European Stocks Seen Inching Lower At Open


The European markets are set to open lower on Wednesday after U.S. stocks finished largely in the red overnight ahead of the start of earnings season, with aluminum giant Alcoa due to announce its third-quarter results on Thursday.

Asian stocks are mostly higher, although gains remain capped in reaction to the IMF’s latest World Economic Outlook (WEO) report, which foresees lower global growth compared to last year. Hong Kong’s Hang Seng index is rallying 1.4 percent as casino stocks extended the previous session’s gains and investors waited for mainland Chinese markets to resume trading on Thursday after the long break for Golden Week holidays.

Japan’s Nikkei index reversed early losses and is currently up 0.8 percent after the Bank of Japan kept its monetary policy steady, as widely expected.

In economic releases, shop prices in the United Kingdom fell 1.9 percent in September from a year earlier following a 1.4 percent decline in August, the British Retail Consortium said. Prices were down 0.4 percent from the previous month as the deflation trend continued in the run-up to Christmas.

Investors await Thursday’s Bank of England (BoE) interest-rate decision and the accompanying meeting minutes for further clarity on the economic outlook and policy trajectory over the medium term.

German industrial output unexpectedly declined 1.2 percent in August from the prior month, offsetting the 1.2 percent rise in July, data from Destatis revealed. Economists had forecast the growth rate to ease to 0.2 percent.

Industrial production figures from the U.K. are slated for release in the European session later today, while the U.S. economic calendar remains virtually devoid of any important economic releases.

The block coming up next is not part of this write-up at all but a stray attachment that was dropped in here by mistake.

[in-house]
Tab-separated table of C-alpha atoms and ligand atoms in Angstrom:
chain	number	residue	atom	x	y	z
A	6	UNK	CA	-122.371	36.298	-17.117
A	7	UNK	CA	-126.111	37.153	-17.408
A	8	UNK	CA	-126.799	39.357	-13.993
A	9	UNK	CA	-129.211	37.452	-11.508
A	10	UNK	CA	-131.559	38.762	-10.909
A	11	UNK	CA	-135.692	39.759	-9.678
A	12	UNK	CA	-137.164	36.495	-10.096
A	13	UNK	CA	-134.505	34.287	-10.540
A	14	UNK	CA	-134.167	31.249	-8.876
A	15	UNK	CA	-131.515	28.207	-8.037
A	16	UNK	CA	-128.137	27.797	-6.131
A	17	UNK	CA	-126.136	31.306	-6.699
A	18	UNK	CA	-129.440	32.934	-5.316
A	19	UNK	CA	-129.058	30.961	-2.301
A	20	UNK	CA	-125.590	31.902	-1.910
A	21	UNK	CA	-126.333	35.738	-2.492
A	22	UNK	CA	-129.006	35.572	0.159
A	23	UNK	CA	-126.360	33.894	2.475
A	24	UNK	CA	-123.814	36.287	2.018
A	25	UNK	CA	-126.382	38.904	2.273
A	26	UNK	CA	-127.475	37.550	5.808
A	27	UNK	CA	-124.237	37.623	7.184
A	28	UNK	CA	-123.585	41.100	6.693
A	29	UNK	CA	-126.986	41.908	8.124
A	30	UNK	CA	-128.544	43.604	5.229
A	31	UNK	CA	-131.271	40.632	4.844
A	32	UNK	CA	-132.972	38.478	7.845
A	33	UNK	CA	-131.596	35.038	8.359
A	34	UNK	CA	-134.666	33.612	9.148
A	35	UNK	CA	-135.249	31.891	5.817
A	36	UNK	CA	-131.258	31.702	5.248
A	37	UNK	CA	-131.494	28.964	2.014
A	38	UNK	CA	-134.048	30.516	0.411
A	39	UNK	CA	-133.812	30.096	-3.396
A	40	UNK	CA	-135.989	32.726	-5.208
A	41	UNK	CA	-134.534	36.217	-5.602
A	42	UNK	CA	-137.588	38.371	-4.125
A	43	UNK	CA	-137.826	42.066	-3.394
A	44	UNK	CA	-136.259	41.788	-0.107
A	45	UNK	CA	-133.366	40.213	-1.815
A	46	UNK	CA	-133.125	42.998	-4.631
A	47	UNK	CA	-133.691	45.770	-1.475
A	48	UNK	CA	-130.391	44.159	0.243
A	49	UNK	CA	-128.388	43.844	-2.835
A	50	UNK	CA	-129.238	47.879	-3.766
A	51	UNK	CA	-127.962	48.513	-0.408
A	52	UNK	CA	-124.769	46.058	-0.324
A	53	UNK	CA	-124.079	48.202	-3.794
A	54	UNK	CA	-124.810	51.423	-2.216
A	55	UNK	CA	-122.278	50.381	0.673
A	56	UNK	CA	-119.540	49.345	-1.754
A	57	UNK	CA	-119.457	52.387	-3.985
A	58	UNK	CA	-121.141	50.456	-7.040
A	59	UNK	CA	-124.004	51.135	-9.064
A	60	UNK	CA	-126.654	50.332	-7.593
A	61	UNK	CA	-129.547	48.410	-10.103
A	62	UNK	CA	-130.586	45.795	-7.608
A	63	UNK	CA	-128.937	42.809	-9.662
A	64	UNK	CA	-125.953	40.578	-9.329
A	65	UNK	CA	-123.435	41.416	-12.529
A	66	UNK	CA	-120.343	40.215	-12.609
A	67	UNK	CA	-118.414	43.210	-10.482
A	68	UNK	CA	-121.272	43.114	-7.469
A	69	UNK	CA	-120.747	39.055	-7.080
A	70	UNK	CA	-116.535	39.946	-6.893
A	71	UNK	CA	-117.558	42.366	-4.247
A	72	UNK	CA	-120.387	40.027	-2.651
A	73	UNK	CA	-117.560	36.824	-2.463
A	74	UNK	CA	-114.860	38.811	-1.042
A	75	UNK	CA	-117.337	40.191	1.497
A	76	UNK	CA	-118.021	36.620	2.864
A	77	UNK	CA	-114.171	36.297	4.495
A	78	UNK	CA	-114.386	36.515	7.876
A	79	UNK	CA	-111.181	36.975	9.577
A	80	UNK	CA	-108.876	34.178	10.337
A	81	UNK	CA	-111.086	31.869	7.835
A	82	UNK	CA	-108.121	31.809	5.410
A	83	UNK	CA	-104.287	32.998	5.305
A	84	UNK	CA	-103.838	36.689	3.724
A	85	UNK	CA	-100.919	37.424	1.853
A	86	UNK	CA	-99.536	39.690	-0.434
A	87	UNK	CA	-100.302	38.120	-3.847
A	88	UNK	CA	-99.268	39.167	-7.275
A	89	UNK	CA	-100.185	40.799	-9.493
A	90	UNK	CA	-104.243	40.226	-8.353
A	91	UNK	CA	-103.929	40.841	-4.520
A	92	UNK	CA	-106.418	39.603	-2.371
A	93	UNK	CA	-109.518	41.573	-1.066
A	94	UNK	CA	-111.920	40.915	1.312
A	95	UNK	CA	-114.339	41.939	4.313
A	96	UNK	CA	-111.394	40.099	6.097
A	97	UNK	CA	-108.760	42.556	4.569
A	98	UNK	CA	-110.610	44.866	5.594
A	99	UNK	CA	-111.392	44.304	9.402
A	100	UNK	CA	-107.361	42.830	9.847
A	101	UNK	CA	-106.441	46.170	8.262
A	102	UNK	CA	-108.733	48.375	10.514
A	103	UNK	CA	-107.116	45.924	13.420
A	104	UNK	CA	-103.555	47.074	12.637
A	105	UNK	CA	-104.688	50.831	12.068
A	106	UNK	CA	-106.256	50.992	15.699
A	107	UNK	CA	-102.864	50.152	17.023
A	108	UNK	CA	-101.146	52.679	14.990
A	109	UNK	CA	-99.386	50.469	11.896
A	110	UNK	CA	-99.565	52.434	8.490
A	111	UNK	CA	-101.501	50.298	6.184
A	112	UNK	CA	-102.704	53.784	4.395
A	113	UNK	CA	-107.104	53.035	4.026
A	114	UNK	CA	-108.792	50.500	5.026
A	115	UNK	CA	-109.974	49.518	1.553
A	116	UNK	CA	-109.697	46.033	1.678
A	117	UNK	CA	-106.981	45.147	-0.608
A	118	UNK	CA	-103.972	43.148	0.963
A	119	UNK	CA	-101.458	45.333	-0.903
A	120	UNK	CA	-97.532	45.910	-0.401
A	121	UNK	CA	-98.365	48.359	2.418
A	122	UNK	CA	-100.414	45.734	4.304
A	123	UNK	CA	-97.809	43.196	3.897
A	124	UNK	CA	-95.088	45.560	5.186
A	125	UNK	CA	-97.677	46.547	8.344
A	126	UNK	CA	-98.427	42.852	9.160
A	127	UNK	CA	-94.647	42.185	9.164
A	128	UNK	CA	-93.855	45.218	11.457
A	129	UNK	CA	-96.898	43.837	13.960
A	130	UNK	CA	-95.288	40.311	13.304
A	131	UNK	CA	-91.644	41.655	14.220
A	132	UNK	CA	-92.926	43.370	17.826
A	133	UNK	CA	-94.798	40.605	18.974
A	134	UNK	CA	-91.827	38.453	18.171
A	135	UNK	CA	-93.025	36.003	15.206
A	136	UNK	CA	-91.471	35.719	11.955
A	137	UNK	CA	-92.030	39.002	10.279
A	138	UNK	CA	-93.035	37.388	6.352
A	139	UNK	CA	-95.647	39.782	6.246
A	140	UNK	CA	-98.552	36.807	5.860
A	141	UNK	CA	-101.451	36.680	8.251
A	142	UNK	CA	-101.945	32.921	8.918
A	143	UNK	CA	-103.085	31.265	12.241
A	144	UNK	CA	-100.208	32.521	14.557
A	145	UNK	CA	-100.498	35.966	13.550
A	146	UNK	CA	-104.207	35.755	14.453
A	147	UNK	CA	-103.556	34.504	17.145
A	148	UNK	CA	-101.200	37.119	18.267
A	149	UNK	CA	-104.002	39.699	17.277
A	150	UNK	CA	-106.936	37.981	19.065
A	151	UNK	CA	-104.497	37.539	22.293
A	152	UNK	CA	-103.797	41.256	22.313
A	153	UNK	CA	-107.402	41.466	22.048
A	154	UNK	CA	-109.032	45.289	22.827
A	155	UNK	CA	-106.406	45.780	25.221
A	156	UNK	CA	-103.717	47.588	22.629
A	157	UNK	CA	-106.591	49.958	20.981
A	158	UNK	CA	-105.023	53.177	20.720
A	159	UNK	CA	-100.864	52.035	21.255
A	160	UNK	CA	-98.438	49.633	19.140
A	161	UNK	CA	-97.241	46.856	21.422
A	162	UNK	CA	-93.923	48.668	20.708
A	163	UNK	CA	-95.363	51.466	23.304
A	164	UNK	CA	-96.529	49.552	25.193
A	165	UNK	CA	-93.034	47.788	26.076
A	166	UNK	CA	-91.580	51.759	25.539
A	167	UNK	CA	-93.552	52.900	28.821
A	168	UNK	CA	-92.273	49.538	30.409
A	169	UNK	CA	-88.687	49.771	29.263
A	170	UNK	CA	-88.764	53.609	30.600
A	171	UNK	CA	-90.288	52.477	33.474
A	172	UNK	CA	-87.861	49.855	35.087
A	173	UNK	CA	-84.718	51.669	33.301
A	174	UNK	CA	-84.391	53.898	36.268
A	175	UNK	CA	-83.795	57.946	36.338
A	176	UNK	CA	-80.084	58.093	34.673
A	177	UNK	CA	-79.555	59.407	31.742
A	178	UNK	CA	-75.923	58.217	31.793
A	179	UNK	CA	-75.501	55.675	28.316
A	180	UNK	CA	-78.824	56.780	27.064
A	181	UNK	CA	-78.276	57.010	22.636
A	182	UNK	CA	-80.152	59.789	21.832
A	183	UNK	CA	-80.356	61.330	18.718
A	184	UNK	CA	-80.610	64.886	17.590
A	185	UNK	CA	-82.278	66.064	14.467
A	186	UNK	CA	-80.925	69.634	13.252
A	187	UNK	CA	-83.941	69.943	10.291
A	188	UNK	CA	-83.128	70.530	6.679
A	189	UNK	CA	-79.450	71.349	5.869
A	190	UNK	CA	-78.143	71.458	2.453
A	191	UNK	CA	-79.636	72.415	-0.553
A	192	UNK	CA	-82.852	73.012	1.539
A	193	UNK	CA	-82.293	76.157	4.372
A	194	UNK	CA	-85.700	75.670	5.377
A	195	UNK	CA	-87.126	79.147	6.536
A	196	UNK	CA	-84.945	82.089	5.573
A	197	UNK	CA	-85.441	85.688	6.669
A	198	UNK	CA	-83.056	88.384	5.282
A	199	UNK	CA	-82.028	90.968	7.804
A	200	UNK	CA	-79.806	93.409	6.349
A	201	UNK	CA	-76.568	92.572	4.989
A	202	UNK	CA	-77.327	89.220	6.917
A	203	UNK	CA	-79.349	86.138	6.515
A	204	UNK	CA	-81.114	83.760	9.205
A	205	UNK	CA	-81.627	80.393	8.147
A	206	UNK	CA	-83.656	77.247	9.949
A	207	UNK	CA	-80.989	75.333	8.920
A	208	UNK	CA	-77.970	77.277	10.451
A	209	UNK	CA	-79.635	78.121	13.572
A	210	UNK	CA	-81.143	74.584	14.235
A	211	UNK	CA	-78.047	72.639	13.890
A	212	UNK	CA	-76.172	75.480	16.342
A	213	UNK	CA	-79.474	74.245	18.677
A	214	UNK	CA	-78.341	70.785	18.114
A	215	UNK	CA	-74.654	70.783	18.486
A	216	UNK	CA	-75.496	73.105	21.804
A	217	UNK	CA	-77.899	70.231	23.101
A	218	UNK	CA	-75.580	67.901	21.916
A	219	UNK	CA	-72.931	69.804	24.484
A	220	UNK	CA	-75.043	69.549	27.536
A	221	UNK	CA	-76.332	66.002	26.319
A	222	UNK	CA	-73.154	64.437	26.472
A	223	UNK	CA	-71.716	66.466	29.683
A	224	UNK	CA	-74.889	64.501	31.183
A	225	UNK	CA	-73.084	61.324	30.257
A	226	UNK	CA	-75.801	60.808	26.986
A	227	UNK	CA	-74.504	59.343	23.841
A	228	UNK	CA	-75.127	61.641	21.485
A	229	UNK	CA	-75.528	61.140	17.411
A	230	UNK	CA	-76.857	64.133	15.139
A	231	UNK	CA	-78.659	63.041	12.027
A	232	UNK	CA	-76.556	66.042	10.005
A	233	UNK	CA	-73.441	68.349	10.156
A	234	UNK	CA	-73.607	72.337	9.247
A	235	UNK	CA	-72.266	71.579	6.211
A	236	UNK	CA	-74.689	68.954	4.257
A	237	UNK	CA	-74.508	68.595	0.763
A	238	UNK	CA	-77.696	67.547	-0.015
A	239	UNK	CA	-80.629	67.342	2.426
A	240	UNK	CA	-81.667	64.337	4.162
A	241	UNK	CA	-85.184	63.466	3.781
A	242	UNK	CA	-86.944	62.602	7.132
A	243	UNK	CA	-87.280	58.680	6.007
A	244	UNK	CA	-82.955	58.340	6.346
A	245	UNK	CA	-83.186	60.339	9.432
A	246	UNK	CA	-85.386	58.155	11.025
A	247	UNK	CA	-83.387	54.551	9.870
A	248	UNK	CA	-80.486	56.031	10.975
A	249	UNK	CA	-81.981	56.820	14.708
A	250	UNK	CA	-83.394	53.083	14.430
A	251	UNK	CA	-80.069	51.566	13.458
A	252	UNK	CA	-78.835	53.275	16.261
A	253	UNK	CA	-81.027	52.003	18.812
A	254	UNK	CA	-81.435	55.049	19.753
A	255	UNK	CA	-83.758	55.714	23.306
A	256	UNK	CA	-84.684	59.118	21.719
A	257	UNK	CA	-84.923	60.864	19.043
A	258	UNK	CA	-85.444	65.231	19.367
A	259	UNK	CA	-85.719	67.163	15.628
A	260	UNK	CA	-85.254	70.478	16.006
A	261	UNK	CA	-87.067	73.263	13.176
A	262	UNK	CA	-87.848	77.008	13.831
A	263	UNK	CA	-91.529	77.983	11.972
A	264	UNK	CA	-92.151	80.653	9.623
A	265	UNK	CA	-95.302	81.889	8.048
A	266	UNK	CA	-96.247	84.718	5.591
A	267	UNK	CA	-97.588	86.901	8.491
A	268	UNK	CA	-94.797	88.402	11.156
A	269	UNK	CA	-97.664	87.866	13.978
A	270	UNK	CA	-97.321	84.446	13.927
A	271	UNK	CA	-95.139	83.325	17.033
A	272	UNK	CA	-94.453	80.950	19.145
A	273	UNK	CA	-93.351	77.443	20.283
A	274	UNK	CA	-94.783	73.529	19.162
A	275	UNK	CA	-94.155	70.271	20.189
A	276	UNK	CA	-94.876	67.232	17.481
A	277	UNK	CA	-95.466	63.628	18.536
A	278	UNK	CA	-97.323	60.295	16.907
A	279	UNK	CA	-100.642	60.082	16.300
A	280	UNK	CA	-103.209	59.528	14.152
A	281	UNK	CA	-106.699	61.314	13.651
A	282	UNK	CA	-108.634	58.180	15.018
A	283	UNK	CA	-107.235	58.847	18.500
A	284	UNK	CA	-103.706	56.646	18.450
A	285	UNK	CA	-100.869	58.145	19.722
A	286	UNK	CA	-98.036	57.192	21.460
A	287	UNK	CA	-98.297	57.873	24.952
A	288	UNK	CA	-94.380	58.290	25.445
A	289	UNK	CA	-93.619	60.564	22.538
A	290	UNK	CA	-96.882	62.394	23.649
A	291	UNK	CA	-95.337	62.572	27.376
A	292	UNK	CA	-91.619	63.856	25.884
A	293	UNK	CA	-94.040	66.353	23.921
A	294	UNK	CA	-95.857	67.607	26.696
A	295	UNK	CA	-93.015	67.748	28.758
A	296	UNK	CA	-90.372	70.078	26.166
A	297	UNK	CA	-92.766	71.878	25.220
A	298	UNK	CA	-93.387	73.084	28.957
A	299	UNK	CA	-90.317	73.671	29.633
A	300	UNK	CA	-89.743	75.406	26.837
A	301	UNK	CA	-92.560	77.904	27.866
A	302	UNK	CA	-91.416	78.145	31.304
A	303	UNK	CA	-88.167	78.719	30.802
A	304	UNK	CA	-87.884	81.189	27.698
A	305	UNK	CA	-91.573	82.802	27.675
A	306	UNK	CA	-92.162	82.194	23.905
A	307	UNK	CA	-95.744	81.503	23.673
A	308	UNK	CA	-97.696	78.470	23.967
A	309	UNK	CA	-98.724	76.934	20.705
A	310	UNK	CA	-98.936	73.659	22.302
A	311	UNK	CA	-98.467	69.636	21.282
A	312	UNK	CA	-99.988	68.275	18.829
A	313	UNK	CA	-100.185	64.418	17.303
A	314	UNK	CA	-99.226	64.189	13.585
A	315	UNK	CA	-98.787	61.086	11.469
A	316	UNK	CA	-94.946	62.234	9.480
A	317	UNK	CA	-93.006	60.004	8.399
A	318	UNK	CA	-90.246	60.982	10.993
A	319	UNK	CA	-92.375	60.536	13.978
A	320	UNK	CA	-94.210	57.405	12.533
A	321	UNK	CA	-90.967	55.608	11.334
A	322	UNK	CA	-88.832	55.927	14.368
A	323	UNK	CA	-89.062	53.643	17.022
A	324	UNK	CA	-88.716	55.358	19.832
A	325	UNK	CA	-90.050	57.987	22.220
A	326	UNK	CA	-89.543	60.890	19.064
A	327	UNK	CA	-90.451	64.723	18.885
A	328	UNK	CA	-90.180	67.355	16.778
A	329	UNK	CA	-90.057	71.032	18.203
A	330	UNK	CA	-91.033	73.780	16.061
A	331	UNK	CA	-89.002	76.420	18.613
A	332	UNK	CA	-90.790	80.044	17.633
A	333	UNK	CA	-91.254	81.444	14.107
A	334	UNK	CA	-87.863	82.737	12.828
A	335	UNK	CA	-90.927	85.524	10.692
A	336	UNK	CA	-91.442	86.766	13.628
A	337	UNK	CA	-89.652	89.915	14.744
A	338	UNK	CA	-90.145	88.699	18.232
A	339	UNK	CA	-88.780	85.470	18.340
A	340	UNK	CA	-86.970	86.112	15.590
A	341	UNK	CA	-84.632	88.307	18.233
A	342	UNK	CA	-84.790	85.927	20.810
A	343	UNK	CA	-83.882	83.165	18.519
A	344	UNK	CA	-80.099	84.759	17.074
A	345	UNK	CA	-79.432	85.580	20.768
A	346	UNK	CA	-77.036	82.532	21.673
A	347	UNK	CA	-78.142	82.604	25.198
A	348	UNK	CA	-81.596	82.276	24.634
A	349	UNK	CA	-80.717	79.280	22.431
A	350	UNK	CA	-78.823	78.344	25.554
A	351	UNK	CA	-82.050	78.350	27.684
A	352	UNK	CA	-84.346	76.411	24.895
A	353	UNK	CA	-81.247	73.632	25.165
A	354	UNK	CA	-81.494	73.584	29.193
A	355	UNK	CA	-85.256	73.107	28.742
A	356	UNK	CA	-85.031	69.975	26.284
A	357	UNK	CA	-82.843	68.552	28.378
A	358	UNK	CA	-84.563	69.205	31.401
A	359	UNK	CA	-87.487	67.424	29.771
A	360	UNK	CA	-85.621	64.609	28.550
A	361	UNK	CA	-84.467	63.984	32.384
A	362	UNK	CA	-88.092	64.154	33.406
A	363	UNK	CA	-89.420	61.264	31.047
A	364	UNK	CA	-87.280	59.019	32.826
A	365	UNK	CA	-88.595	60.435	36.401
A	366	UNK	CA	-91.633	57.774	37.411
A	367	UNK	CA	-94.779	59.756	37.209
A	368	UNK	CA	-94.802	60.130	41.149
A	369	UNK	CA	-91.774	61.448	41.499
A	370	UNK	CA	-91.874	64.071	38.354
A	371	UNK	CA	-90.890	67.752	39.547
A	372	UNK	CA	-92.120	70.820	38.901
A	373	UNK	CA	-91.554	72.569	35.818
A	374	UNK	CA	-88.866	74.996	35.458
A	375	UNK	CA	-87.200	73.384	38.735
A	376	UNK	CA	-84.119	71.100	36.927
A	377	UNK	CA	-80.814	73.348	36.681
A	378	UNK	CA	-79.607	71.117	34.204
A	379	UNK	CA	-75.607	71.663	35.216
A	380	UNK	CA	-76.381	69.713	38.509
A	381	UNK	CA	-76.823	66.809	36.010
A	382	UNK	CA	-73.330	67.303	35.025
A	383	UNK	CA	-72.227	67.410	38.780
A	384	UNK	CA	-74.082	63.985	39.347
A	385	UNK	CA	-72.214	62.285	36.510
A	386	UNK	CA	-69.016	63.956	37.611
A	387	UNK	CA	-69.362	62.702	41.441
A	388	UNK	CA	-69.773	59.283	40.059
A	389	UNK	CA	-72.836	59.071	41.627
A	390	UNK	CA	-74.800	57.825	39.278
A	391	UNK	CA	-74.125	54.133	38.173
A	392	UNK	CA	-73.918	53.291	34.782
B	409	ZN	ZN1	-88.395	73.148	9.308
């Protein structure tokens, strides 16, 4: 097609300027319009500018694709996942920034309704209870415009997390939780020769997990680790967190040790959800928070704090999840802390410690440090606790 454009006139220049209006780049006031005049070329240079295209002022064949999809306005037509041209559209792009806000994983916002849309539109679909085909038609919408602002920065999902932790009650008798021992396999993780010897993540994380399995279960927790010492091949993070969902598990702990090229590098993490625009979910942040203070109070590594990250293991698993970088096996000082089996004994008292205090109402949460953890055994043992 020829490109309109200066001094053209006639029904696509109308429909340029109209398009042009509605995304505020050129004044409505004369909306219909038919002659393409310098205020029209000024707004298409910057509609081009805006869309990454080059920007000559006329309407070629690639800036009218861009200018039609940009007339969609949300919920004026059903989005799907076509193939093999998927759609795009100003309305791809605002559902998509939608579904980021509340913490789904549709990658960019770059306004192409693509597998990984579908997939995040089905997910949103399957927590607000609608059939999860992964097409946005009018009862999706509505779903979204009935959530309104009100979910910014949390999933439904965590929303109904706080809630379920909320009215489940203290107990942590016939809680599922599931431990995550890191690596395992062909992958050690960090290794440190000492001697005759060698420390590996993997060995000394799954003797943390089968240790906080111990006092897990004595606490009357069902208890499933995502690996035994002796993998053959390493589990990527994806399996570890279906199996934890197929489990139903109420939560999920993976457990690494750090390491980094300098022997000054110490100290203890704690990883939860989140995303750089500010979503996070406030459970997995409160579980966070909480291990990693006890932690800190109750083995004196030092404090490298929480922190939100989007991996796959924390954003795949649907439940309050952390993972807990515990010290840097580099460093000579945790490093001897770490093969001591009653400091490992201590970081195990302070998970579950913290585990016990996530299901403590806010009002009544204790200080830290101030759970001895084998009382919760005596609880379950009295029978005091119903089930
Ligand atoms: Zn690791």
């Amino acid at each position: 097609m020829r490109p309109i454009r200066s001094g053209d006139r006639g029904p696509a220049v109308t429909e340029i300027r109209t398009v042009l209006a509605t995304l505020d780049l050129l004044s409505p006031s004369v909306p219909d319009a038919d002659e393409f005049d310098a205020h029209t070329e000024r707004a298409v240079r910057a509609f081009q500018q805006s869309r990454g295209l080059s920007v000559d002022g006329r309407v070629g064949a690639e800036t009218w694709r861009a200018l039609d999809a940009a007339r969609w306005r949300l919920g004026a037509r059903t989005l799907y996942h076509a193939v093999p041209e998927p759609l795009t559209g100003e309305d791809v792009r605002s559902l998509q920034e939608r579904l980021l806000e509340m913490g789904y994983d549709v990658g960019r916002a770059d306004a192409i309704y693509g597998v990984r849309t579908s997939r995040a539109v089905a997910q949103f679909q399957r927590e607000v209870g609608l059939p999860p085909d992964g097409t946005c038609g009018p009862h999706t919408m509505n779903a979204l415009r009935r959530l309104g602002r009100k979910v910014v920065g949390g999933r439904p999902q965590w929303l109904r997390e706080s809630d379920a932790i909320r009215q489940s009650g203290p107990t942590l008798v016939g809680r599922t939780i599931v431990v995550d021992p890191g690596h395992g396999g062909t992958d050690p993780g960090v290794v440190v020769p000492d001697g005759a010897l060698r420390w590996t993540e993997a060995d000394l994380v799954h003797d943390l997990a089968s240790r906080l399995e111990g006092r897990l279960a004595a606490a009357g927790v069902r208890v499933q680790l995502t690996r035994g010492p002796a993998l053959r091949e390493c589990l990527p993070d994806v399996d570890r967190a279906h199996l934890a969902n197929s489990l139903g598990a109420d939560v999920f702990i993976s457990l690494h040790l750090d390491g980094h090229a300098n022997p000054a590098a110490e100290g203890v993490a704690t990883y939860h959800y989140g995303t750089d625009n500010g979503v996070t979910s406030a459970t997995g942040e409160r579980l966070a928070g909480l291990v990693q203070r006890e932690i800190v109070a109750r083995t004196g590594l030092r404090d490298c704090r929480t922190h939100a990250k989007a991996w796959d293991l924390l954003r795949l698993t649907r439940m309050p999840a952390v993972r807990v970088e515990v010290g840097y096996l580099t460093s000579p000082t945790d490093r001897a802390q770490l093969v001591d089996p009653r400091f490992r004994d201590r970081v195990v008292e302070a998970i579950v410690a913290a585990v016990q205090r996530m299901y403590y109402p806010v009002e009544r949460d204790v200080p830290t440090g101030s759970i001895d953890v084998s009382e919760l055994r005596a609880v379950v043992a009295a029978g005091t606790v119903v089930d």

Crude oil prices extended overnight gains ahead of this week’s crude inventory report due to be published by the U.S. Department of Energy. Copper extended gains for a fourth day and gold held steady in light trade as diminished expectations for 2015 Fed rate hike kept the dollar under pressure.

In domestic corporate news, Airbus Group and Bombardier Inc. said that talks between the two companies over possible “business opportunities” have ended.

German metals trader Klöckner & Co. SE said that it would not meet the guidance for the third quarter, due to further declining prices and a weak demand for steel and metal products.

Swiss foods giant Nestlé SA released its second Creating Shared Value report outlining the company’s accomplishments in nutrition, health and wellness, environmental sustainability and social impact in 2014, as well as its forward-looking commitments.

Rexel, a French distributor of electrical parts and supplies, trimmed its financial targets for FY15, citing the deterioration of the macro-economic environment in which the company has been operating since it announced its quarterly results on July 29.

The European markets closed firmly in positive territory on Tuesday, led by gains in miners and automakers as oil prices climbed back towards $50 per barrel and Volkswagen signaled it was preparing to slash costs. Disappointing German factory orders and U.K. house price data also fueled hopes that major central banks will maintain ultra-loose monetary policies for longer. The German DAX rose 0.9 percent, France’s CAC 40 index gained 1 percent and the U.K.’s FTSE 100 index added 0.4 percent.

U.S. stocks closed mostly lower overnight, with the S&P 500 snapping a five-day winning streak, as losses in biotechnology and health-care stocks overshadowed gains in the resource sector. Weak trade deficit data and the IMF’s revised downward forecast for global economic growth also kept investors cautious, heading into earnings season. While the Dow inched up 0.1 percent, the tech-heavy Nasdaq dropped 0.7 percent and the S&P 500 shed 0.4 percent.




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